Monuments in Deptford Church of St Nicholas, South London
Heavily bombed in World War II, St Nicholas Deptford contains but a remnant of the sculptured monuments
which are described in Victorian guidebooks, but that remnant is still significant and includes a few rather good things,
along with the finely restored body of the Church itself, and some fittings.
St Nicholas Church, Deptford.
There had been an earlier Parish Church, pulled down in 1696, and rebuilt save for the steeple in the following year,
the architect being Charley Stanton. The old steeple was crumbling dangerously by 1710,
and the local people wanted to pull down and replace it, and the tower, and indeed the whole Church.
In the event, happily none of this happened, and various repairs and strengthenings followed in subsequent years.
The top of the tower was lost in a gale in 1901 and replaced, and then in World War II, as noted, it was bombed.
What we have now is a mixture: the tower in stone of around 1500, the rest brick, rather low, rather flat,
with stone doorways and looking somehow incomplete.
The interior, seating mostly replaced and the centre rather empty, is dominated by the wooden Reredos or altarpiece,
noted further down, but we start with the monuments which are the interest of these pages:
Boyle and Fenton monument by Epiphanius Evesham, early 17th Century.
- The Hon. Roger Boyle, d.1615, was eldest son of Richard, Earl of Corke, and
Captain Edward Fenton, d.1605, who captained the Admiral’s ship at the battle with the Spanish Armada,
and had other naval victories over the Spanish, and commanded an unsuccessful attempt at discovering the
North West Passage. A large alabaster monument with alto relievo scene with figure sculpture.
The main figure, presumably Fenton, is shown as a young man with tunic, pantaloons, high boots and a ruff,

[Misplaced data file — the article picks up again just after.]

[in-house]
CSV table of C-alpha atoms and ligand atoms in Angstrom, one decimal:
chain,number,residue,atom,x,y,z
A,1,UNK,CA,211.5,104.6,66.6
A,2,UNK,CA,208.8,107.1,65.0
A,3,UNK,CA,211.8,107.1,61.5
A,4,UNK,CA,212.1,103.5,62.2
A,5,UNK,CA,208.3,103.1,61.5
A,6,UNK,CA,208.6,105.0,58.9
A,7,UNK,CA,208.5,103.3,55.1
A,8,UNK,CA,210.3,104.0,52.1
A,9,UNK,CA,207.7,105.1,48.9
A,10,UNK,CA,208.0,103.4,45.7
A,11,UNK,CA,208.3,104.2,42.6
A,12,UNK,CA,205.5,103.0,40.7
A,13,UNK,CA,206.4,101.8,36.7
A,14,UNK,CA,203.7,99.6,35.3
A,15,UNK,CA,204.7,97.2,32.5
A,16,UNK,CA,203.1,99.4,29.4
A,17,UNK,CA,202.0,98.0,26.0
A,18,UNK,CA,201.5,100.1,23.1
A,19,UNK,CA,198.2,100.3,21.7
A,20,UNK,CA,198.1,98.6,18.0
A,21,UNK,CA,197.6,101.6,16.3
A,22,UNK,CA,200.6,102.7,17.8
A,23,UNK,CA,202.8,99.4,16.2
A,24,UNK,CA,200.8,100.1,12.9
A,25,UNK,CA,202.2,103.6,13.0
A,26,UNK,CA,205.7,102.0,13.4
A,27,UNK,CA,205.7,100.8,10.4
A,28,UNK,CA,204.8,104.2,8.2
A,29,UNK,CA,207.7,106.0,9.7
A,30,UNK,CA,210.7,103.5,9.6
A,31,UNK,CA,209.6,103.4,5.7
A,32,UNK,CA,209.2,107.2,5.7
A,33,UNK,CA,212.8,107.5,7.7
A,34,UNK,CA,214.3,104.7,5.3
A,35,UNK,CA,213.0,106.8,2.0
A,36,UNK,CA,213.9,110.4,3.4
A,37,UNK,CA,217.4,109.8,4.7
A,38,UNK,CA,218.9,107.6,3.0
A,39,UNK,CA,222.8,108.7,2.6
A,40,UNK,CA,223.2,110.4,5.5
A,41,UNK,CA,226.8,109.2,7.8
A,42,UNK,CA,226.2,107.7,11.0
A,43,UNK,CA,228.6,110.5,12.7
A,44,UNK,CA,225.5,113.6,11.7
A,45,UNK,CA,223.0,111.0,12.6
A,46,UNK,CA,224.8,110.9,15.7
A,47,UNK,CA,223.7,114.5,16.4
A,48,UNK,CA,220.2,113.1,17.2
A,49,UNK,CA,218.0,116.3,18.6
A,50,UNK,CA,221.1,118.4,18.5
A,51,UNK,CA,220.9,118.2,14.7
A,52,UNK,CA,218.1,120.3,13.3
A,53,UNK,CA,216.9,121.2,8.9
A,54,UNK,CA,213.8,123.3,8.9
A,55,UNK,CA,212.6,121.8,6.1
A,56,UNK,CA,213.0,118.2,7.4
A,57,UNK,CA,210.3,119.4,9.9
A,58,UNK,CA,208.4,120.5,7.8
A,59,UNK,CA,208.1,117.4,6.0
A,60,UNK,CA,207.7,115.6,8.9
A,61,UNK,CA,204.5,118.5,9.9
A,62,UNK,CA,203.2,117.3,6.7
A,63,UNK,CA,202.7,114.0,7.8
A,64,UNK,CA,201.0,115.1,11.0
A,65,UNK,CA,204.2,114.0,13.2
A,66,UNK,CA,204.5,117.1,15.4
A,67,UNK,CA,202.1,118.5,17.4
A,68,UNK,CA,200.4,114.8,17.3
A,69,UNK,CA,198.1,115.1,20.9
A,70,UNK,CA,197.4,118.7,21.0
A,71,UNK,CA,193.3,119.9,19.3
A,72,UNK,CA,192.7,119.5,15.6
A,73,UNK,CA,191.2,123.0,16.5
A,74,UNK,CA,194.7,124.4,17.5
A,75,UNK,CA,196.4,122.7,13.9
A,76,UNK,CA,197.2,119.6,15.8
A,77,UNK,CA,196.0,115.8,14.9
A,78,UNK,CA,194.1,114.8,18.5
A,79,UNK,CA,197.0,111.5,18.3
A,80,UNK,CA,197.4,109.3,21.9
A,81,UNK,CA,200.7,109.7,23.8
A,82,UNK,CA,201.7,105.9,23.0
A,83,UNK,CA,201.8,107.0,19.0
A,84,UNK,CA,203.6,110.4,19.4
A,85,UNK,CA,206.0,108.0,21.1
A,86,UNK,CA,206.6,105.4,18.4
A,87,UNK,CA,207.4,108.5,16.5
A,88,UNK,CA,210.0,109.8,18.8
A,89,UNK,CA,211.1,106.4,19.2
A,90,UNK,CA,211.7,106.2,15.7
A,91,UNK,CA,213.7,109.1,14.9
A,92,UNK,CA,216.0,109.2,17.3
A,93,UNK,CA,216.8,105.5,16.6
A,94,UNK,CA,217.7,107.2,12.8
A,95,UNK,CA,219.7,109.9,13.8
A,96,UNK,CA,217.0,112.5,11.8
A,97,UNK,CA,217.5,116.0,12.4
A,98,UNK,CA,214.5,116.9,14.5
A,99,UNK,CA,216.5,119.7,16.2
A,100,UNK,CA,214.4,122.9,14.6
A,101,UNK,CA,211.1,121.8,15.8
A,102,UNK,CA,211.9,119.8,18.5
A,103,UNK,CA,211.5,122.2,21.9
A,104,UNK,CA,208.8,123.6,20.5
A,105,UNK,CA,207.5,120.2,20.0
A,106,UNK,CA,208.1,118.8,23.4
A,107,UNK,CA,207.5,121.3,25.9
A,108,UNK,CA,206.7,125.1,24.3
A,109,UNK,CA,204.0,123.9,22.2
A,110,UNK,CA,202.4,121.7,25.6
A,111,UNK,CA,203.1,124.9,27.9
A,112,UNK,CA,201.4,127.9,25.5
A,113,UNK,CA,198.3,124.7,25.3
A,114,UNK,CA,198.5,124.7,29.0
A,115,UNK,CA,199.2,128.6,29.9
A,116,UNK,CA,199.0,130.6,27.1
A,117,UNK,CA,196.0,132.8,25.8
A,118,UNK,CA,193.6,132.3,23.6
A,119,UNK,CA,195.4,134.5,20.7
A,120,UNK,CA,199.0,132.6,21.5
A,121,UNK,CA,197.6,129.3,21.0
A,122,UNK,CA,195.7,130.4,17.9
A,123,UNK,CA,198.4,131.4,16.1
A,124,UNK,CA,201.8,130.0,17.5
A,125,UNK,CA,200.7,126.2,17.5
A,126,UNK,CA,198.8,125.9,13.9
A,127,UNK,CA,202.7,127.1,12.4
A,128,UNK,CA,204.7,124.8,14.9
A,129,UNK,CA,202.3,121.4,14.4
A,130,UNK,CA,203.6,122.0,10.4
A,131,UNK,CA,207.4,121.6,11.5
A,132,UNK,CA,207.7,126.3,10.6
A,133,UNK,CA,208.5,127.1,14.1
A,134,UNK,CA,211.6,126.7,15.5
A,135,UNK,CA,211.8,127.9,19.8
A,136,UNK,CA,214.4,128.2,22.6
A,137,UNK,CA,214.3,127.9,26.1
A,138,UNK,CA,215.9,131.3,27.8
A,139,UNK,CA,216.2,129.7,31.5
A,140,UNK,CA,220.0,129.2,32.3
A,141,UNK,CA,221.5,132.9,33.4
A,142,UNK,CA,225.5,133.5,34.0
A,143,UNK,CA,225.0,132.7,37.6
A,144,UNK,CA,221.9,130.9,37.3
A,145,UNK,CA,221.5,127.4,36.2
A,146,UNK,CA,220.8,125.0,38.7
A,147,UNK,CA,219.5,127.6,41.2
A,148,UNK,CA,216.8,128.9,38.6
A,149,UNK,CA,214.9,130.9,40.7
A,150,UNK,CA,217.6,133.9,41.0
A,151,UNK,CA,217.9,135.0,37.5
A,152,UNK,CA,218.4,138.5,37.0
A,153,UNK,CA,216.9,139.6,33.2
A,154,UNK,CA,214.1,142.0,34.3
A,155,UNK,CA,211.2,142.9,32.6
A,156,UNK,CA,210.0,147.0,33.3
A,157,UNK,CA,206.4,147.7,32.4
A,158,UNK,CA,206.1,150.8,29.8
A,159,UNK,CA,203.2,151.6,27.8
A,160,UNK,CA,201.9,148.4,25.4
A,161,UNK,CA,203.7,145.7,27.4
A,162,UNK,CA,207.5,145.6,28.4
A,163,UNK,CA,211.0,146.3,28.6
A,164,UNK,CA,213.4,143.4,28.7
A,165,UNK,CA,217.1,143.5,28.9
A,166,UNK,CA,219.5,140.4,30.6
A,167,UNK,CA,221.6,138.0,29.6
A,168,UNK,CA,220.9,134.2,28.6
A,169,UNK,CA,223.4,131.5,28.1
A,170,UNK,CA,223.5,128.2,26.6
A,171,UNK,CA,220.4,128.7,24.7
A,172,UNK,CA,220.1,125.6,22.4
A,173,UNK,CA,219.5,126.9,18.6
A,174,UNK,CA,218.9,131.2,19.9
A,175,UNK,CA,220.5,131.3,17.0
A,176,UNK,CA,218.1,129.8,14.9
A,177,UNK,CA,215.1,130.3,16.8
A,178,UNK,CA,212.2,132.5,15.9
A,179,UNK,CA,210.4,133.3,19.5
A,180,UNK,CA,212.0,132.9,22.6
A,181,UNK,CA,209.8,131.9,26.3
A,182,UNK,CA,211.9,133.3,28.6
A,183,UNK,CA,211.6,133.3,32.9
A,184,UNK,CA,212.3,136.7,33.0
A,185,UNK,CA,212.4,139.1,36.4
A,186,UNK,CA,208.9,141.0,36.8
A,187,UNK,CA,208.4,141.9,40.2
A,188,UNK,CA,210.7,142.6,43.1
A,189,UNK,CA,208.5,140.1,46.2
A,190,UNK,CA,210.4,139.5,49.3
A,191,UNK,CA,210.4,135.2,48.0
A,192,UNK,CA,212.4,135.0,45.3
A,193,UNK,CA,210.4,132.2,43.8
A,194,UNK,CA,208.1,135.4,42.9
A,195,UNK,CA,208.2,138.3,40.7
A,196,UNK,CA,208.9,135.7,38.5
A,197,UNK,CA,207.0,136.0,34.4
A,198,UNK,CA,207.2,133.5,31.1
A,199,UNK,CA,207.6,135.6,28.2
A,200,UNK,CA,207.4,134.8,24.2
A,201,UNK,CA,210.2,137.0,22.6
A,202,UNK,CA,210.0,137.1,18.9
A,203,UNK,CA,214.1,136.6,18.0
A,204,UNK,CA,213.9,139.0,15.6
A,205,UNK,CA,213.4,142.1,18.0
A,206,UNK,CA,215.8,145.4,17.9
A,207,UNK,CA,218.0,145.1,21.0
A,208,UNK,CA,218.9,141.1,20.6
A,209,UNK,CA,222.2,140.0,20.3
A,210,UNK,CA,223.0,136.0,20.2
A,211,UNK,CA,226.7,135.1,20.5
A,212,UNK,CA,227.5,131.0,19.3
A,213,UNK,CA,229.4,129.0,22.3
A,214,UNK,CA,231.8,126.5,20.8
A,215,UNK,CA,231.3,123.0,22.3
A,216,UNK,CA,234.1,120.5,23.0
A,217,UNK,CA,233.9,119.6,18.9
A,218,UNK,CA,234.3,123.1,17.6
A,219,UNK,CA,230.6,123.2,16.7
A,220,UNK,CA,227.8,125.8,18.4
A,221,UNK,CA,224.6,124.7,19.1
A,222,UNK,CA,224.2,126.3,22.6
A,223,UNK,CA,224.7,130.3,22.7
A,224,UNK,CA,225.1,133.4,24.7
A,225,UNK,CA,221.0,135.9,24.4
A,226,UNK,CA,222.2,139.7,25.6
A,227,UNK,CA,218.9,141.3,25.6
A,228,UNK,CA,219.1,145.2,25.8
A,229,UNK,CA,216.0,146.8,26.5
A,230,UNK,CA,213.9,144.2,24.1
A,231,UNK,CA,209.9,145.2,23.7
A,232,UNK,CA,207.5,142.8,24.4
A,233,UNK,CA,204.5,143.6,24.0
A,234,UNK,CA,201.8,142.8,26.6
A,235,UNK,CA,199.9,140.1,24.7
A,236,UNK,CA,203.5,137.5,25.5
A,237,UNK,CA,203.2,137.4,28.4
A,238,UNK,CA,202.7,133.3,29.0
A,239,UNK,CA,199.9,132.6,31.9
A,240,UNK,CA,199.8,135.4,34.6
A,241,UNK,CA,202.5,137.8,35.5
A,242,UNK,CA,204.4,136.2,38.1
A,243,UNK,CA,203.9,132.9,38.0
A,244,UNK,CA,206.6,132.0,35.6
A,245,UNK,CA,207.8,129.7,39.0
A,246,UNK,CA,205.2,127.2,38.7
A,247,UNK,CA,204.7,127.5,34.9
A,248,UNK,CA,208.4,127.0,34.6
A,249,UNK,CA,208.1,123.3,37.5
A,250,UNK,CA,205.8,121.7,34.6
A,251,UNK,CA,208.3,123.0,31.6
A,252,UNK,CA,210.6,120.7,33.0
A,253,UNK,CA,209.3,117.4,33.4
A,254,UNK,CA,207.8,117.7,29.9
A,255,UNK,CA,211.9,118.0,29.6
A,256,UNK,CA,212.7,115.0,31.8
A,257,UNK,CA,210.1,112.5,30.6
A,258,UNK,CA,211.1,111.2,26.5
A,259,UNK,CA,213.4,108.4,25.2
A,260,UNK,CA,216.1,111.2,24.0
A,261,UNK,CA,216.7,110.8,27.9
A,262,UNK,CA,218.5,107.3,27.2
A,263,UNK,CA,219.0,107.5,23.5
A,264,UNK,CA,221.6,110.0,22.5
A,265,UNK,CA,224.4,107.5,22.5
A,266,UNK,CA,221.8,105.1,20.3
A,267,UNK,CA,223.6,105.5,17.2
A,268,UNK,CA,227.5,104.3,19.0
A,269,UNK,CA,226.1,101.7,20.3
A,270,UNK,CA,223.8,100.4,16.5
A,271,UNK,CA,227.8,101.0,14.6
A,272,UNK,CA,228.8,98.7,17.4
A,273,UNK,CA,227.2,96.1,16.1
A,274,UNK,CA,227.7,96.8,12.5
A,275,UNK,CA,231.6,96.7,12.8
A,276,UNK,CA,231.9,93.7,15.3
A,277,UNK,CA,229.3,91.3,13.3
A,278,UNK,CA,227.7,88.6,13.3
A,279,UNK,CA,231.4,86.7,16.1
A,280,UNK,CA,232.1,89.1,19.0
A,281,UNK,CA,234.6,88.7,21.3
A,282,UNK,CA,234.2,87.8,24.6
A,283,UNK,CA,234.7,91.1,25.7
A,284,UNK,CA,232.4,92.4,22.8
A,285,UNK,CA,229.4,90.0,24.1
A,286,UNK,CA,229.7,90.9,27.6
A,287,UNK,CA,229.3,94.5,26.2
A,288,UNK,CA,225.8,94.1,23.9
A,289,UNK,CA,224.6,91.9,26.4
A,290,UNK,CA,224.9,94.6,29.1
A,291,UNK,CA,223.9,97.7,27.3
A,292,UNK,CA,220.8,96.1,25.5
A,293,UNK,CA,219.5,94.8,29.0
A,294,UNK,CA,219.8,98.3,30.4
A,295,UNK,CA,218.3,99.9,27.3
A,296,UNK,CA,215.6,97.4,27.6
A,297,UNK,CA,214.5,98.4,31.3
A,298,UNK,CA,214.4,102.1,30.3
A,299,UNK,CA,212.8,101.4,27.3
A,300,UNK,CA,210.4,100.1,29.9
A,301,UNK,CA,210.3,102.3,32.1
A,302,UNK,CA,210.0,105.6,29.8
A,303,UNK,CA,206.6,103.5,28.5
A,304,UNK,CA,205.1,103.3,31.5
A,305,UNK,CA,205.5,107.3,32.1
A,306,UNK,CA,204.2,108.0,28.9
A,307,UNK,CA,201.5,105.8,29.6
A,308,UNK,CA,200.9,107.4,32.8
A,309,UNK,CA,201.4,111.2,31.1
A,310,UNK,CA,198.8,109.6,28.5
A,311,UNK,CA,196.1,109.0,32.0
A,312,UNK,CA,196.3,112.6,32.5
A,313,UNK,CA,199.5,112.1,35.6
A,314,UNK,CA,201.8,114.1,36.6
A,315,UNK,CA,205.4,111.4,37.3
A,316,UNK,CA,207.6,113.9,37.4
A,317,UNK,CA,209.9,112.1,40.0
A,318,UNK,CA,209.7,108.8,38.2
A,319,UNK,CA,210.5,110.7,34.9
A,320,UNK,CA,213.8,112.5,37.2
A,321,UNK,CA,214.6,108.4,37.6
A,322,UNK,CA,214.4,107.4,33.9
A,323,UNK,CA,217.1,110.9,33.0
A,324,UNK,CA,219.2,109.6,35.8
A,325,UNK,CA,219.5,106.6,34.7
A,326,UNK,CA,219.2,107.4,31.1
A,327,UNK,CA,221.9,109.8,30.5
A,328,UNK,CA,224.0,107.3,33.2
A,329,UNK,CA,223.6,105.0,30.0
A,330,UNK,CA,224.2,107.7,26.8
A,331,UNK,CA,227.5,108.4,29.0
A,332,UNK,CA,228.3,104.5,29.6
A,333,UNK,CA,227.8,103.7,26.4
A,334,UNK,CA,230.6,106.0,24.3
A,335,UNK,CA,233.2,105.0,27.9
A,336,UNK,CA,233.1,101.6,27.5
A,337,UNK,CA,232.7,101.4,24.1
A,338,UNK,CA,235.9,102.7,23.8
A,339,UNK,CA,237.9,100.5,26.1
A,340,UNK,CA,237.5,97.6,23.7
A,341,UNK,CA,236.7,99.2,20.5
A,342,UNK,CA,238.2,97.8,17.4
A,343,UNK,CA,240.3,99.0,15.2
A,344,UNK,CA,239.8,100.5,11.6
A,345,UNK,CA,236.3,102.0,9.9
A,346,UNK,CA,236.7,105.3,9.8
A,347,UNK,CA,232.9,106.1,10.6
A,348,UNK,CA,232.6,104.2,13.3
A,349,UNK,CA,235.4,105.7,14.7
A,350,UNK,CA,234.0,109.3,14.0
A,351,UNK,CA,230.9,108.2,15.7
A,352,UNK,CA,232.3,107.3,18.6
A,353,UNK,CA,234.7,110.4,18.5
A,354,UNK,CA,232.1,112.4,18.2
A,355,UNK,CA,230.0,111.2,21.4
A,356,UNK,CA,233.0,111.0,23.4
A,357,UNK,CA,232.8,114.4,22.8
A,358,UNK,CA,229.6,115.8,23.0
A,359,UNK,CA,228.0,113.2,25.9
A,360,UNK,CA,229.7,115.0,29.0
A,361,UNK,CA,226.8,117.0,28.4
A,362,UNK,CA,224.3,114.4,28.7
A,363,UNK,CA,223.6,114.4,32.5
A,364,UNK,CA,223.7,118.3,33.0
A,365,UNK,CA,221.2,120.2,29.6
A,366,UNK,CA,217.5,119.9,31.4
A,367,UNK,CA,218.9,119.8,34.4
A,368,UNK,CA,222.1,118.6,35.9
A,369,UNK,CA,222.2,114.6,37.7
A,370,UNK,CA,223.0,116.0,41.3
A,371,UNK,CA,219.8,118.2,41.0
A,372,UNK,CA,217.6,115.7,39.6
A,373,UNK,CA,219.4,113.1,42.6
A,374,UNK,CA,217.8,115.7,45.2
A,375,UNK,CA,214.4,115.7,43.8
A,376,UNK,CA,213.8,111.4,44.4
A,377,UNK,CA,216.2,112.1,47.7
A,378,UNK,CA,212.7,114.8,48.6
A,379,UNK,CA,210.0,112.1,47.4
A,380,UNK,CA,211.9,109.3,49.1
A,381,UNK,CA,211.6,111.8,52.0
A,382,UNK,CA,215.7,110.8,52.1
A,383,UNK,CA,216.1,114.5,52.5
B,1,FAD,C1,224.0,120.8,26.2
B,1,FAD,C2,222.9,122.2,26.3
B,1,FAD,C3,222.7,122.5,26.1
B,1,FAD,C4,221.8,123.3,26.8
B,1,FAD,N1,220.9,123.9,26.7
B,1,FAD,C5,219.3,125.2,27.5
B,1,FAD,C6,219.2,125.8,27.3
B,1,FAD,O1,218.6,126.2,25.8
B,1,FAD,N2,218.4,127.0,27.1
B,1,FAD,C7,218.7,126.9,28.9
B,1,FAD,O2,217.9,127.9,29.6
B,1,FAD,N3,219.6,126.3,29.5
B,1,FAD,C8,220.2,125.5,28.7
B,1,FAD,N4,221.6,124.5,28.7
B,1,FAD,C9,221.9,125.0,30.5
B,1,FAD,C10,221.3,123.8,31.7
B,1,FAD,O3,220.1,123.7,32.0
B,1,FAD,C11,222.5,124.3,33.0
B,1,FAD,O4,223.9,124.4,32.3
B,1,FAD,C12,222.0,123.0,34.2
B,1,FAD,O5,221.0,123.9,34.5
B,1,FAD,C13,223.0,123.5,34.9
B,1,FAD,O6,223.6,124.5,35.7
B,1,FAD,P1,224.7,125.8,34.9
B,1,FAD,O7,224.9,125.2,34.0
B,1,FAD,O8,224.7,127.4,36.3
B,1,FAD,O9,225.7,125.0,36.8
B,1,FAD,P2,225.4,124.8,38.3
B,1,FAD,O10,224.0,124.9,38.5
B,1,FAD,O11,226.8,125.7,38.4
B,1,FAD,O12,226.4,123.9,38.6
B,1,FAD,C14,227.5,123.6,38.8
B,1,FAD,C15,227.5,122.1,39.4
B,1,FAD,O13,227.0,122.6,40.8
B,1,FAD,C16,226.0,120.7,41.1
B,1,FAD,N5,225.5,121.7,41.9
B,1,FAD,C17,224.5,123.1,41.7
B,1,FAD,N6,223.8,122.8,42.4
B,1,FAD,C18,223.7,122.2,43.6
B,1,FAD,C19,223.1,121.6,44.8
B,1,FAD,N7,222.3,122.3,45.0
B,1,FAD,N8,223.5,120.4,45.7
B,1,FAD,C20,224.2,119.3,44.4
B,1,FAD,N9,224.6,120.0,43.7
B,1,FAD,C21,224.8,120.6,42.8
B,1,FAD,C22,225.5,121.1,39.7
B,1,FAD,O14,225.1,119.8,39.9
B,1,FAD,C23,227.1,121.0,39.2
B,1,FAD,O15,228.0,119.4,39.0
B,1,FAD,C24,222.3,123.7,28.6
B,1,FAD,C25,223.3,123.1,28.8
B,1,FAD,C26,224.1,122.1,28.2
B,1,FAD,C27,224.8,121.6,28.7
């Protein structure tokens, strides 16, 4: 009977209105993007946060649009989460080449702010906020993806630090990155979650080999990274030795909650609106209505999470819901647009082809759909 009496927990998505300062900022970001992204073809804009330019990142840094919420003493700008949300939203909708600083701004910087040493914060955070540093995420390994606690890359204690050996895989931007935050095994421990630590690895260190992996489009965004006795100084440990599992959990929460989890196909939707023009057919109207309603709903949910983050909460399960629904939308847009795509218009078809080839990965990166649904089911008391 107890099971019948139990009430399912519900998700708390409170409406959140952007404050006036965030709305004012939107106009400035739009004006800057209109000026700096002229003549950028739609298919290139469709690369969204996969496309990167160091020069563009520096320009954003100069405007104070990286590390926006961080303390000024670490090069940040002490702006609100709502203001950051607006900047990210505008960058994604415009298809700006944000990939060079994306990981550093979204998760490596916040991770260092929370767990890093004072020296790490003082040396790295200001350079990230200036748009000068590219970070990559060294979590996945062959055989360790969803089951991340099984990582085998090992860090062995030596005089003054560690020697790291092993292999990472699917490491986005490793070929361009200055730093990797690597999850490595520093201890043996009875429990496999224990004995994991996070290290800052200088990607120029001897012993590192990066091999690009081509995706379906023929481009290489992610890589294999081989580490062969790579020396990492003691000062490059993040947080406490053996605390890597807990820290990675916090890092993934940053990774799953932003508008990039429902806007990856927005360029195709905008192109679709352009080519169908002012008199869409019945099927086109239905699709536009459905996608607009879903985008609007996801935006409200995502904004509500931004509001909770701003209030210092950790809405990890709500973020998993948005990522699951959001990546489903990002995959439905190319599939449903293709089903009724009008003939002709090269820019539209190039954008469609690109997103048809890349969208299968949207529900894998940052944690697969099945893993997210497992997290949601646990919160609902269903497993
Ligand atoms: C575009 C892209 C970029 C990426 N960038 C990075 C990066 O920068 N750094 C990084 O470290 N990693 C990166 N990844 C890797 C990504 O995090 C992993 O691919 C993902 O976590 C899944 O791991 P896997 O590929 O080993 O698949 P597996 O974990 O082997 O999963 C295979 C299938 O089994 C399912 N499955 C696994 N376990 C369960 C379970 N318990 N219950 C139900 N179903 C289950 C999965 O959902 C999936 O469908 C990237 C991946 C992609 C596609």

is kneeling on a tasselled cushion, with his prayer desk in front of him. This is the usual depiction of a Tudor
or Elizabethan monument, but here, the figure has one hand on his open bible, the other praying,
and has his body turned so as to look outward towards the viewer. Behind him, a cherub raises one arm to push up the hanging drape
of a canopy of a tent-like structure above; within this, is a covered desk with a skull upon it.
On the rear wall, a painting hangs, with the scene indicated in low relief, showing a coastline
with a couple of houses clustered in front of a church, and a choppy sea with ships and then a further coastline;
perhaps indicating the defeat of the Armada. The rest of the monument consists of side pilasters,
a receding part outside of these, an entablature and curved pediment on top, broken to admit a painted cartouche of arms.
The inscriptions are on the sideboard like base, and to the outer sides are further arms etc.
A good example of an Elizabethan mural monument in the grand manner, and known to be by an significant
early English sculptor, Epiphanius Evesham (and completed by James White) - more information on this monument is
on this page.
Peter Pett, d.1652, remnant of monument by John and Matthias Christmas.
- Petri [Peter] Pett, d.1652, with a long Latin inscription, and a note that the monument
was renovated in 1822 by John David Rolt of Deptford. Just a panel with domed top, a thin border,
and a cartouche with painted coat of arms on top, part of a more ornate memorial destroyed in the bombing:
the cartouche used to be under the panel on a shelf, beneath which was a panel showing a ship’s hulk in relief,
and some scrolly surround and base. At the top was a top-heavy curved pediment enclosing a carved coat of arms,
and to the sides were small pillars and naked putti. It is a loss, of a monument believed to be by the sculptors
John and Matthias Christmas. (For a London example of sculpture by these artistic brothers, see the pictures of the
Raphe and Mary Hawtrey monument in Ruislip Church, on this page;
and that to Dame Leonora Bennet, nearby in Uxbridge Church.)
Richard and Mary Evelyn, 1680s, hanging drape.
- Richard Evelyn, and Mary Evelyn, d.1685, daughter of John and Mary Evelyn.
The upper part of the monument is carved as a hanging drape, one of the most pleasant styles of small monument,
with the drapes starting from a ring at the top centre (an upper terminus of shield and two winged cherub heads has gone),
hanging in short festoons to the top corners, and then hanging curtainlike on each side to form a frame.
Instead of the normal lower fringe at the base, there is inset the panel to Mary Evelyn, as an oval
with frondy crossed branches forming a frame to it, most elegant. There is a disparity between the two parts
of the memorial, but each part is a good thing in itself.
- John Turner, d.1672, son(?) of Thomas Turner and his wife Elizabeth, with a long Latin inscription,